Shinto priests wear distinctive vestments when performing ceremonies, based on the clothes worn by the nobility of the Heian period (ca 800 – 1200 CE). The vestments are different for male and female priests, and for priests of different ranks, and for matsuri of different levels of importance. This post just gives a couple of representative examples for male priests, as most Shinto priests are still male. (I plan another post on female priests in the near future.)
The base of the vestments, for both male and female priests, is a white kimono with hakama, which are usually coloured. There are two styles of vestments, Saifuku and Jōë, in which the hakama are white, but they are worn less often than the other forms at most jinja. Most of the time, priests who are on duty but not actually performing a matsuri wear just the kimono and hakama, putting on the remaining vestments when necessary. Off duty priests do not wear their vestments (although there are doubtless occasional exceptions).The priest illustrated to the left is a relatively low-level priest, dressed in Kariginu. These vestments are worn for the most common matsuri, including almost any matsuri that an individual might ask for at a jinja. His hakama are the colour worn by the two lowest ranks of priest, third and fourth, and because he is inside he is wearing only white tabi on his feet. The blue garment over the white kimono (which is visible at the neck and one shoulder) is the kariginu itself. This literally means “hunting costume”, which seems odd; it does not exactly look practical for hunting. (On the other hand, the Japanese for “viewing autumn leaves” is “momijigari”, which means “autumn leaf hunting”, and it would work perfectly well for that.) The kariginu is relatively straightforward to put on by yourself, with a bit of practice.
His black hat is called an “eboshi”. These hats are actually made of Japanese paper, washi, which is layered on to the shape and dyed black. So, yes, Shinto priests wear paper hats.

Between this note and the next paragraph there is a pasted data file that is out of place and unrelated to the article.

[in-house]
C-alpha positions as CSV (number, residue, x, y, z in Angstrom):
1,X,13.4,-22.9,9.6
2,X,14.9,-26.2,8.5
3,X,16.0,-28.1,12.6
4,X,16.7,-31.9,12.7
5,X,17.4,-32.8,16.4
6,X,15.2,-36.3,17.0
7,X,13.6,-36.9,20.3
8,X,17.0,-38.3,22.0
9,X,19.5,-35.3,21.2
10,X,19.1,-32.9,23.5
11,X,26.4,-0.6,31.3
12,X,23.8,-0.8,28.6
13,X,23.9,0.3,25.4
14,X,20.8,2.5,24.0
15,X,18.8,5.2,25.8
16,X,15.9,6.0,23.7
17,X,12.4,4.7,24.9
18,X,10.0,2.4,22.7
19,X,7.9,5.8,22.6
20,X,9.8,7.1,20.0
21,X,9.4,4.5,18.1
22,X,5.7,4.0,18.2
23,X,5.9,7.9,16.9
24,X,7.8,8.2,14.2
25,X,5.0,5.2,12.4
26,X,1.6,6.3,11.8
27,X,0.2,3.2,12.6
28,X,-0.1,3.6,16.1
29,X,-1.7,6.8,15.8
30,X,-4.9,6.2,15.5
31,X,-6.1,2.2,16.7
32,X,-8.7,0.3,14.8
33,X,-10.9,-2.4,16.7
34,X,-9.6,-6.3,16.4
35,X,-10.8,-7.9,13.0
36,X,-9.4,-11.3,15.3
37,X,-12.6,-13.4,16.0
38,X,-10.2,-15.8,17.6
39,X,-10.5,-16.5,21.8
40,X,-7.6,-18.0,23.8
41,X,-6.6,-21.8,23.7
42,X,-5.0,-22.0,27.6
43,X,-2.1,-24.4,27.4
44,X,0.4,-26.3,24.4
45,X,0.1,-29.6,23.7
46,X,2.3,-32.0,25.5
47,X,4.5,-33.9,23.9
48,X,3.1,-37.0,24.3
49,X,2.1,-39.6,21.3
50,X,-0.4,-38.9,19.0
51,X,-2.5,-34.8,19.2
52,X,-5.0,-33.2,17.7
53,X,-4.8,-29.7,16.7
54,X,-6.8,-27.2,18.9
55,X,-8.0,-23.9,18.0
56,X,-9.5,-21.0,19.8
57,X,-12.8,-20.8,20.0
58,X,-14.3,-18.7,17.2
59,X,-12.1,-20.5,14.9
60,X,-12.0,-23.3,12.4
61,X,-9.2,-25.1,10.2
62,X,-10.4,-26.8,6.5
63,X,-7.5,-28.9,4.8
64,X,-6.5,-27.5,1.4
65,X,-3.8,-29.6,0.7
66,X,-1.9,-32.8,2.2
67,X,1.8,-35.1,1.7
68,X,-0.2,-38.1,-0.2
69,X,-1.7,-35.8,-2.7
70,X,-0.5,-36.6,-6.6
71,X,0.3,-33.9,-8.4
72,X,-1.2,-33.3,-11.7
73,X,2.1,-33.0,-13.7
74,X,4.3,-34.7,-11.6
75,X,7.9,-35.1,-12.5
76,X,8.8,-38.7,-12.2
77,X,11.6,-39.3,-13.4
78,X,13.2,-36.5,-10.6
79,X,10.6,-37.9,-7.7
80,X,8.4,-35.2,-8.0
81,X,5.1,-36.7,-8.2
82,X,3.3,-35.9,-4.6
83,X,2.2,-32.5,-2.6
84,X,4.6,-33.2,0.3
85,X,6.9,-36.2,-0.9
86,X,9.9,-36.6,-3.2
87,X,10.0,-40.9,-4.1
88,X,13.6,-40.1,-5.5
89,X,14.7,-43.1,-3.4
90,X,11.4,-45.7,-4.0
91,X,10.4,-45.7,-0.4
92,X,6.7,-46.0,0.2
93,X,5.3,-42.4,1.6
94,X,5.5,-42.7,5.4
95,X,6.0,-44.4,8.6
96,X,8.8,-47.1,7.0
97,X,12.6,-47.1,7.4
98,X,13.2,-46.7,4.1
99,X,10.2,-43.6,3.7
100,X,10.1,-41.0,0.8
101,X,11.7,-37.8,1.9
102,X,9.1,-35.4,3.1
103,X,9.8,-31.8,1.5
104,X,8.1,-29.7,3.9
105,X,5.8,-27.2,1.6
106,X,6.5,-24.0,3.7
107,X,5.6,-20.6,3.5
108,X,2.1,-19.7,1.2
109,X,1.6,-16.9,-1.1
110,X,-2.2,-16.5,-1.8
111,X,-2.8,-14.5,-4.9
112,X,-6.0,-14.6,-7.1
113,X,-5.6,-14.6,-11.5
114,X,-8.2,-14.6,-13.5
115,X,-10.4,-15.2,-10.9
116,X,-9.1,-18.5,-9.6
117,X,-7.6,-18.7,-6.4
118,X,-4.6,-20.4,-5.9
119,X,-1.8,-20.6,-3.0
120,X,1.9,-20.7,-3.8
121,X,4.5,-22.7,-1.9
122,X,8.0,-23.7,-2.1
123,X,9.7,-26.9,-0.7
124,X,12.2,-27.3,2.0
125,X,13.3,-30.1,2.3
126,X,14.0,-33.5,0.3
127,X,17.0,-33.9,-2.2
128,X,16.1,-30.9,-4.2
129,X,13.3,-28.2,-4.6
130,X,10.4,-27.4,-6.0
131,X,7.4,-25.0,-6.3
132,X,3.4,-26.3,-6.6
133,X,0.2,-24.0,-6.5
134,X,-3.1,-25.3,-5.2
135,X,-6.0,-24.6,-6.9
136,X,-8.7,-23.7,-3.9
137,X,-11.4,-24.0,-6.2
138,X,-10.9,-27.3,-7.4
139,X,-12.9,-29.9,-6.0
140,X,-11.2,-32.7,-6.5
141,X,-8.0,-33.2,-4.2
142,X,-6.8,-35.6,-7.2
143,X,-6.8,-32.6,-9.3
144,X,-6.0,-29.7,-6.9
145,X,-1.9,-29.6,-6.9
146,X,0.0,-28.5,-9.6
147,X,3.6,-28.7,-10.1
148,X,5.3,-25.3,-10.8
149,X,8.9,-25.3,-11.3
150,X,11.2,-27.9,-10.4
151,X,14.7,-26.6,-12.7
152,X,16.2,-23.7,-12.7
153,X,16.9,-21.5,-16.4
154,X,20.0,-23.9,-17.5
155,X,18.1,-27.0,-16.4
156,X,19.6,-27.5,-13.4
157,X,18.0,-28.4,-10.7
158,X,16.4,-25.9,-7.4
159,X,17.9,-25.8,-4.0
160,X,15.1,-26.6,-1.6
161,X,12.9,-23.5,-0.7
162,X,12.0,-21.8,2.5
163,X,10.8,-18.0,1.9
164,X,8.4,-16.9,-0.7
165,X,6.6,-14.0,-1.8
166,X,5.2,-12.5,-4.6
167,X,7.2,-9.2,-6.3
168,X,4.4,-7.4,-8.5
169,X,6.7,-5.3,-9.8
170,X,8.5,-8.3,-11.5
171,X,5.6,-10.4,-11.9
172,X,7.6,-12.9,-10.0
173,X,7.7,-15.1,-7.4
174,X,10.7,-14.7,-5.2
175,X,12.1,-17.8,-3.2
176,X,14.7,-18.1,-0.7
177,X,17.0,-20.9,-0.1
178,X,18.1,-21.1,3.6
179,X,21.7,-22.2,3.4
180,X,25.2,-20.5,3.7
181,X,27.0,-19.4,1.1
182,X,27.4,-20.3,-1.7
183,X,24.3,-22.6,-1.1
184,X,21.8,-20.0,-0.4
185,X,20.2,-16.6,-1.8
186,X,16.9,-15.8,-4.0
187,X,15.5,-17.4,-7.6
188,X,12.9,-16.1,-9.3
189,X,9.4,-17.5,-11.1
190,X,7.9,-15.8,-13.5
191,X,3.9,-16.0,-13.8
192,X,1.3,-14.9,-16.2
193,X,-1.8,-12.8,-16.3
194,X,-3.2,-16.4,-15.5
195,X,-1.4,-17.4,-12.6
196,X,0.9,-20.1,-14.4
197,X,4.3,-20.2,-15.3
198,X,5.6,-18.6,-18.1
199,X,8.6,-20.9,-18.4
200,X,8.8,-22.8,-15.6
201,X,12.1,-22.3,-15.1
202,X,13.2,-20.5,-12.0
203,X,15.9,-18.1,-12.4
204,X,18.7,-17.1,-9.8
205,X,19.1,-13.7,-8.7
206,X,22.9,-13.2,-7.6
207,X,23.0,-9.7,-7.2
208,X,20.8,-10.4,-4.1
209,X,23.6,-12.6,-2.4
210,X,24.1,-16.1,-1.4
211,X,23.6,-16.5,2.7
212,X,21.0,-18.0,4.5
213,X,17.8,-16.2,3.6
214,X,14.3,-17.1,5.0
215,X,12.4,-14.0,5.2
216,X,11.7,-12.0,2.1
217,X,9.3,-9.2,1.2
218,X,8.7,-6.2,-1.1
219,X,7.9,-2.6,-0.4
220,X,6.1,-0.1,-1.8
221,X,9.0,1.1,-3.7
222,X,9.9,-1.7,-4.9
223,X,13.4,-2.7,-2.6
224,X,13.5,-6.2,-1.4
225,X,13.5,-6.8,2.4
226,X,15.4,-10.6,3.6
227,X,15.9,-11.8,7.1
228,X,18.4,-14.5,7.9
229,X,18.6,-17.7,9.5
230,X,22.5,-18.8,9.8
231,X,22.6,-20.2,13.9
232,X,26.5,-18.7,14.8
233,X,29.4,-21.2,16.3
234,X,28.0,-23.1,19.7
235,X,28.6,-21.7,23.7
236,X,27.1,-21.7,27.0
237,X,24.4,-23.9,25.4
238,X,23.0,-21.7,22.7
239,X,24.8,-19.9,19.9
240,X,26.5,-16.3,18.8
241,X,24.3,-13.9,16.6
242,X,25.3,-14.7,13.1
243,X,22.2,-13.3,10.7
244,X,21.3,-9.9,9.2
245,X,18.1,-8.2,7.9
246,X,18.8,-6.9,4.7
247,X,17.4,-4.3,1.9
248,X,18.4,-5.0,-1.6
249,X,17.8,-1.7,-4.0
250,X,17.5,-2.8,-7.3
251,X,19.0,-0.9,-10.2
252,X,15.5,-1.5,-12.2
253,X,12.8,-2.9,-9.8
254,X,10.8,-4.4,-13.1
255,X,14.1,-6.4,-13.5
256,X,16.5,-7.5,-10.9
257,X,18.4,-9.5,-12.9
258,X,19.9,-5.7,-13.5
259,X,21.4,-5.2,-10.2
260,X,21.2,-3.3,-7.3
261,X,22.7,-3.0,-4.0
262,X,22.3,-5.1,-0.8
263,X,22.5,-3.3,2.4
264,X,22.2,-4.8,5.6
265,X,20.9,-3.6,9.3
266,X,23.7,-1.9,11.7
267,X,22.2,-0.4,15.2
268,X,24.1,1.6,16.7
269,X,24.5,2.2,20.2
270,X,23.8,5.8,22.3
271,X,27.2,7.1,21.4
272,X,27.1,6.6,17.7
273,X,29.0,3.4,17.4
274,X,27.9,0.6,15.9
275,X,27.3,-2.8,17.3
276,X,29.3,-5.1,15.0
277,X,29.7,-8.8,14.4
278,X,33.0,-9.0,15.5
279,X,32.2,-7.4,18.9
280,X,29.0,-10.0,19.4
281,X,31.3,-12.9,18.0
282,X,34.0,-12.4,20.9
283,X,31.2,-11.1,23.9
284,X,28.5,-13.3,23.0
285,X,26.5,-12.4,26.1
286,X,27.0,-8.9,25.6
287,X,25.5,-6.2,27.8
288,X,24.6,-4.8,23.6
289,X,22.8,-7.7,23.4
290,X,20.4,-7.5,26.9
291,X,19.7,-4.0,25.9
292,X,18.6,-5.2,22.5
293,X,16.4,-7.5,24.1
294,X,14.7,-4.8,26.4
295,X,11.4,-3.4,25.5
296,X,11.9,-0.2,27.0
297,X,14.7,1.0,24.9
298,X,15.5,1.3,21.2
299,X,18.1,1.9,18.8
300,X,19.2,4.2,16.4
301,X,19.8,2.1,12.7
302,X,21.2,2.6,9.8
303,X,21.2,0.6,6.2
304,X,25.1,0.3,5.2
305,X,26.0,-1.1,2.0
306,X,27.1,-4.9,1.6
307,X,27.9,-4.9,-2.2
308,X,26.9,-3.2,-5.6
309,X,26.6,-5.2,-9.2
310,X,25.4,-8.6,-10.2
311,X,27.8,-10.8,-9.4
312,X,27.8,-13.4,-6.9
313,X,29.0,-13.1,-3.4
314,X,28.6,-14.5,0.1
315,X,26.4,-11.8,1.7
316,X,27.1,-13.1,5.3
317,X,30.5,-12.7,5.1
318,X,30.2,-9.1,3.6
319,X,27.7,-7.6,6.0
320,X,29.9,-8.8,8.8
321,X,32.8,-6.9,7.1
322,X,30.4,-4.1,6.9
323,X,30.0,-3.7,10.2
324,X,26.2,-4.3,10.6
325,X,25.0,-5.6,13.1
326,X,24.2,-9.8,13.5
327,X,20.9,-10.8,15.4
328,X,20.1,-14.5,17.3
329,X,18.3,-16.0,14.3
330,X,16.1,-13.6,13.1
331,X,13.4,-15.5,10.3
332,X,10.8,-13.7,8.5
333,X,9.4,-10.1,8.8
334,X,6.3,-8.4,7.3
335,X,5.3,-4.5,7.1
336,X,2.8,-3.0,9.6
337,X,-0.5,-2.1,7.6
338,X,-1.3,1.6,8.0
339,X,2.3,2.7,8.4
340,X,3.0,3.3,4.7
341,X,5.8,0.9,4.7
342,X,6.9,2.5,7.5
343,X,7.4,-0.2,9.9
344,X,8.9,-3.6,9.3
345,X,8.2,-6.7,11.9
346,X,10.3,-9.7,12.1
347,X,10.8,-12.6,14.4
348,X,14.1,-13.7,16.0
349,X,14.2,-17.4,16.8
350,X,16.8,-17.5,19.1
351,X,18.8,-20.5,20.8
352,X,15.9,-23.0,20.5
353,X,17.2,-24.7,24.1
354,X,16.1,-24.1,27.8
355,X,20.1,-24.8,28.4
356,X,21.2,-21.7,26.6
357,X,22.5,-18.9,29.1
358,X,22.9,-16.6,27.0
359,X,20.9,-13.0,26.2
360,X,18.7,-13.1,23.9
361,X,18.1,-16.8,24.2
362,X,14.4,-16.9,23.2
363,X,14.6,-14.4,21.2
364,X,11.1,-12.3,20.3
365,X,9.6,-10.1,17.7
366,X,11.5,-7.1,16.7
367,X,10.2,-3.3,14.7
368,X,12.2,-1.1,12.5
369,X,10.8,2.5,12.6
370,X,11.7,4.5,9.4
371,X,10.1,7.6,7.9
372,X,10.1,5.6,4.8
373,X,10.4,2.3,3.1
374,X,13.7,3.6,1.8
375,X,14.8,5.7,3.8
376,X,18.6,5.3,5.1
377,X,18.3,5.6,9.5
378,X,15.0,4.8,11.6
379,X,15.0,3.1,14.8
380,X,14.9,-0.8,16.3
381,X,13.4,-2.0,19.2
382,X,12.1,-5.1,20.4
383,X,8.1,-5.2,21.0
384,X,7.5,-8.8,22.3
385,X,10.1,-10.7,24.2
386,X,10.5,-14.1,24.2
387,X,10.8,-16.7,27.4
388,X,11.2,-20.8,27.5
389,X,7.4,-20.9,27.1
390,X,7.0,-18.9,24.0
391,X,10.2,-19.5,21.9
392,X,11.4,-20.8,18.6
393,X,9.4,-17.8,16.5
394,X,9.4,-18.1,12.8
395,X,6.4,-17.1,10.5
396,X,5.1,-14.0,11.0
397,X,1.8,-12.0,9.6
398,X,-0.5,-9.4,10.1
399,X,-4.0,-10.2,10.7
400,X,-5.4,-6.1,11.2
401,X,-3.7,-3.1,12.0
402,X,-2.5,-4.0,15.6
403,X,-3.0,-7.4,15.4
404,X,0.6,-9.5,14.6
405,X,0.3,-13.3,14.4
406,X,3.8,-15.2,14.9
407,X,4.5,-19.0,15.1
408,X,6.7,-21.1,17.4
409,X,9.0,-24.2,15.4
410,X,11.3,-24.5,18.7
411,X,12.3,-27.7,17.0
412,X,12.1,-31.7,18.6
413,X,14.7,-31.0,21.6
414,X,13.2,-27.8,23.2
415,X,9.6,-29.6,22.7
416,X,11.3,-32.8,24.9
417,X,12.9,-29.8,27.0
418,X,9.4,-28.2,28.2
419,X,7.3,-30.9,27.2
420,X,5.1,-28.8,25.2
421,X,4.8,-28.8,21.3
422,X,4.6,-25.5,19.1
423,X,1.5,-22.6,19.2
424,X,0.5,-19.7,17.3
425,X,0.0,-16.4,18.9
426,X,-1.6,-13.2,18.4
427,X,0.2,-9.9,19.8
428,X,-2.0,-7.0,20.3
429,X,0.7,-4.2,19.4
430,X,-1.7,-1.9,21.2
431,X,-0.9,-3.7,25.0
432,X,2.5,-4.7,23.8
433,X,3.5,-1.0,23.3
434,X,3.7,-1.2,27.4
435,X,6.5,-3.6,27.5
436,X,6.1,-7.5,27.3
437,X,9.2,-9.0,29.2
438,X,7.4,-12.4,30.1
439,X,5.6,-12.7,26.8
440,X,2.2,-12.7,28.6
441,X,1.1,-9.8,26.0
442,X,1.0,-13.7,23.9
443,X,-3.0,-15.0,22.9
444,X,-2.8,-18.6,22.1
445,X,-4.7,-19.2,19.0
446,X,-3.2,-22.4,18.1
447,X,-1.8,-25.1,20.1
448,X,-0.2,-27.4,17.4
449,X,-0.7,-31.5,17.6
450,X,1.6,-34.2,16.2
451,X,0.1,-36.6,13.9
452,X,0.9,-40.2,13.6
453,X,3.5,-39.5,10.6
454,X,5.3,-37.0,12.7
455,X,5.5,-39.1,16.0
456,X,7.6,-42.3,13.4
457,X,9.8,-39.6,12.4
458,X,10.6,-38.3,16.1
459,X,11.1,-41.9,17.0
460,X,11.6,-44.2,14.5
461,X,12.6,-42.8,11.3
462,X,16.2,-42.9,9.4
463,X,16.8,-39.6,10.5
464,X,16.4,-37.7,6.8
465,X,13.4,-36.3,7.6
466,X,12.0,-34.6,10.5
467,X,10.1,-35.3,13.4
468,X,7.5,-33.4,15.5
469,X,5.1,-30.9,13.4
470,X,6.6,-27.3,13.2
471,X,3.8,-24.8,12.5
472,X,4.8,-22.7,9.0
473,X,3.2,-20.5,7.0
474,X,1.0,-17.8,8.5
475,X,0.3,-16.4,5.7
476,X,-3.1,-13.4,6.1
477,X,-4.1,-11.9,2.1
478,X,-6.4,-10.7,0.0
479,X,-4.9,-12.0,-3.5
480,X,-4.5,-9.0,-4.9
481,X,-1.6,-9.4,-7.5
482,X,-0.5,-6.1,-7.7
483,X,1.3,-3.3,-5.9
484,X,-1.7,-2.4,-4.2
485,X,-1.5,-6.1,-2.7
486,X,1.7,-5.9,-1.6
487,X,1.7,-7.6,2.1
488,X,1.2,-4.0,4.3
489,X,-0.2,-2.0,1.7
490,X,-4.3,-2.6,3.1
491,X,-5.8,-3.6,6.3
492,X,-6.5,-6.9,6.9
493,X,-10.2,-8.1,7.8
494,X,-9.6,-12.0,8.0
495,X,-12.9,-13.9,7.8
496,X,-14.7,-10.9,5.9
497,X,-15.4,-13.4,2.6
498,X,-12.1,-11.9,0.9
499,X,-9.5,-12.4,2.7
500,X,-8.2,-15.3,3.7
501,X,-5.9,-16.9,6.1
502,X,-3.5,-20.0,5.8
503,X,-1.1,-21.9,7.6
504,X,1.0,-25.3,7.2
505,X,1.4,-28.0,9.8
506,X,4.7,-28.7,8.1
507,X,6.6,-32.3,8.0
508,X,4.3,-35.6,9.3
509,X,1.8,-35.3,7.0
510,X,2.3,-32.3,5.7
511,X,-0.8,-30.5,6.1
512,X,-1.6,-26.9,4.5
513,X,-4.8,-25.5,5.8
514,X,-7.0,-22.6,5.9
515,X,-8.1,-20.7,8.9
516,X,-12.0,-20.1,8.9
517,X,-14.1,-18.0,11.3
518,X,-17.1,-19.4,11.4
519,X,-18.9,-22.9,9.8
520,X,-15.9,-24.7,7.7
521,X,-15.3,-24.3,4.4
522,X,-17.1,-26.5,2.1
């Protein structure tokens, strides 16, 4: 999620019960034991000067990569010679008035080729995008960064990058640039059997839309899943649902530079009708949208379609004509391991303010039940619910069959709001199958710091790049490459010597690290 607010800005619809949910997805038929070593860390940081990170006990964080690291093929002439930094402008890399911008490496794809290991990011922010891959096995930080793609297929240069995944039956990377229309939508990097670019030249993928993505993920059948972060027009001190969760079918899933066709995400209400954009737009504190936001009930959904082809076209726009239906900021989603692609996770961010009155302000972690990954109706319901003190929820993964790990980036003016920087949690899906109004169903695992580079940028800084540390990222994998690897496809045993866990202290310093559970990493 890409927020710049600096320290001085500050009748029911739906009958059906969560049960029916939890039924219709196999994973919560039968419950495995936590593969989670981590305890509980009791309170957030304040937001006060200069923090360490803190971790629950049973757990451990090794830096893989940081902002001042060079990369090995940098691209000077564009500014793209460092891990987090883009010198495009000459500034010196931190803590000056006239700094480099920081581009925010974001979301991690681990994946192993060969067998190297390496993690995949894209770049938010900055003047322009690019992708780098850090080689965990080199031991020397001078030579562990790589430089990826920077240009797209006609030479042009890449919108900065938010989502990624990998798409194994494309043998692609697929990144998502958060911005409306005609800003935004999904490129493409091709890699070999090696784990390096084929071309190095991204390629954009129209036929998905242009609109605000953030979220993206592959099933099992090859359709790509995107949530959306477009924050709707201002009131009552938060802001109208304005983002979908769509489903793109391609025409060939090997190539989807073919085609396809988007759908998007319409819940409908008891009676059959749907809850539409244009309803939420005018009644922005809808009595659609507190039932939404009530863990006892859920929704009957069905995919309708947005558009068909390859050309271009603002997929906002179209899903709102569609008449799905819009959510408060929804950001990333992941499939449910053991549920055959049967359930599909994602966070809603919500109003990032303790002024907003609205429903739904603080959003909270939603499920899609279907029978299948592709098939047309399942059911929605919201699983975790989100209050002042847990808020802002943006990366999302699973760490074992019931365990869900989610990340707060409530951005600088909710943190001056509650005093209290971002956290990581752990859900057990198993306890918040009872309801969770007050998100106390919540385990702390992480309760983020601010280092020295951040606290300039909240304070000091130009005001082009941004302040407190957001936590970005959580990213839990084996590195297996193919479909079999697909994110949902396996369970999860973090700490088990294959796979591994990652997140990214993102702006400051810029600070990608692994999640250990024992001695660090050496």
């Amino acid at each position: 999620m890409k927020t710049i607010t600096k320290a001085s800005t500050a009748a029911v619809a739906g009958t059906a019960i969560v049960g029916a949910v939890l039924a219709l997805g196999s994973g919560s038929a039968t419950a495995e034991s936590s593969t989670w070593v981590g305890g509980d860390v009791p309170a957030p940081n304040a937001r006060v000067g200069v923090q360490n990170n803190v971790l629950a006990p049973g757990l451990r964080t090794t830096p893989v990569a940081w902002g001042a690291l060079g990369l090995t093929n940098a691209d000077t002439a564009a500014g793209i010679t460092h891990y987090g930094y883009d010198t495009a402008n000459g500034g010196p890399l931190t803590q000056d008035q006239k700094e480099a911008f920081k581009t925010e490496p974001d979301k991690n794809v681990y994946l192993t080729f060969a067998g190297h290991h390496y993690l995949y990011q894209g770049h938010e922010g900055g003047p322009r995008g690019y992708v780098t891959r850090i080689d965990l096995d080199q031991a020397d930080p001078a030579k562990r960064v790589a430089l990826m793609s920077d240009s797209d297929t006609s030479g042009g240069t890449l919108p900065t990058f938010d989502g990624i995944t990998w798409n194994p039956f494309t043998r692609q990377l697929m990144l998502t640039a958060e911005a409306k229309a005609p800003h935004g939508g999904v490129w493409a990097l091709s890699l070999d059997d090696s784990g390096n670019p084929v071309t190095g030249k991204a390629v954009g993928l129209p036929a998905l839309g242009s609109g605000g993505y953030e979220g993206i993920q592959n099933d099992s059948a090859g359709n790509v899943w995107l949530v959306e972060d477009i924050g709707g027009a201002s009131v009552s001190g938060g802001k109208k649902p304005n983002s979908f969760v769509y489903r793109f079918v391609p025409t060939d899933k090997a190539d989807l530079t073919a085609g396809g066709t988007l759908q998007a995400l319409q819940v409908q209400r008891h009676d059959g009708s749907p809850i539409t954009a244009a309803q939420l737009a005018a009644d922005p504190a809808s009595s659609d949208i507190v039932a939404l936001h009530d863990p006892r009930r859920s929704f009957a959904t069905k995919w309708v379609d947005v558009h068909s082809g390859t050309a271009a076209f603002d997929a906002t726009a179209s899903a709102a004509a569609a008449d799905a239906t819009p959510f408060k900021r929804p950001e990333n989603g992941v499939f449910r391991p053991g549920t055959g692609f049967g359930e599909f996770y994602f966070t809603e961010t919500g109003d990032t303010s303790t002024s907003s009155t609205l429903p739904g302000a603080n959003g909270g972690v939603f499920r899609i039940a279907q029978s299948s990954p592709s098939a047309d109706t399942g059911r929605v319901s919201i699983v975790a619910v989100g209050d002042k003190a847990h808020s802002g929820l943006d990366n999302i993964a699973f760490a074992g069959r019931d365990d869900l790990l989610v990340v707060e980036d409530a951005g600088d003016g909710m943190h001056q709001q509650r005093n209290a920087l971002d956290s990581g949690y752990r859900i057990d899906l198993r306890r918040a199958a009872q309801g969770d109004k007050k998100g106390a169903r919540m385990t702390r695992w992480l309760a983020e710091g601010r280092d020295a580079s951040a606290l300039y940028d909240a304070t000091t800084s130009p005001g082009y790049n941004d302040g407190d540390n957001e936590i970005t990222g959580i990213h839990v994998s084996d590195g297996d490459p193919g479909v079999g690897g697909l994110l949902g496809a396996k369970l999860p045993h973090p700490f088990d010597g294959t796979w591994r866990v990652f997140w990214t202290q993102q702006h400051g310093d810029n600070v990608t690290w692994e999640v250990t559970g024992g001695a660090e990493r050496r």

The wooden stick in his hand is called a “shaku”. In the distant past, courtiers wrote notes for the ceremonies on them, but they have been nothing more than a symbol of dignity for centuries. Up to the late nineteenth century only some priests were authorised to hold them, but all male priests have them now. There are specific rules for the etiquette to follow when a priest must put his shaku down or away in order to clap when paying reverence to the kami.The image to the right shows a priest of the first rank, as you can tell from his hakama, dressed for a major matsuri in Ikan. He is outside, so he is wearing black shoes of lacquered wood, called “asagutsu”. He carries a shaku, just like the lower ranked priest, and there is no significance to the difference in colour; that is simply a matter of the wood used and the age of the shaku. The black garment is called a “hō”, and its colour also indicates his rank. Under the hō, he is wearing a hitoë, although this is only just visible at his neck. On his head, he wears a kanmuri. This word is normally translated as “crown”, but as you can see it looks very little like what most English speakers would call a crown. The bit sticking up is actually a long strip of material, which bends over at the top and hangs down behind him, about as far as his neck. The Tennō, and, I believe, only the Tennō, wears a kanmuri on which this strip of material sticks straight up for many Shinto rituals.
If the image to the right was of a priest of special rank, the highest, his hakama would be white, with the other colours the same. The patterns would still be on the hakama, but they would still be white, so they would be hard to see.
If he were of upper second rank, the hō would be red, and the patterns on the hakama would be fainter. A priest of second rank would still have a red hō, but his hakama would be purple without any patterns. A priest of the third or fourth rank would have a green hō, and hakama the same colour as in the picture to the left.
These differences in vestments mean that you can tell a lot about what is going on in a jinja at a single glance, and also spot people who are working at a jinja but who are not qualified priests (because they have hakama in different colours — white is ambiguous, however).
You mention that the shaku is no longer used for crib notes; do priests now write their notes on something else, or are they expected to have better memories these days, or are the ceremonies now shorter and simpler so notes are not necessary?
The ceremonies are consistent. However, male priests do, in formal ceremonies, hold the piece of paper with the norito written on against their shaku, before opening it out to read it, so a bit of the historical usage remains.
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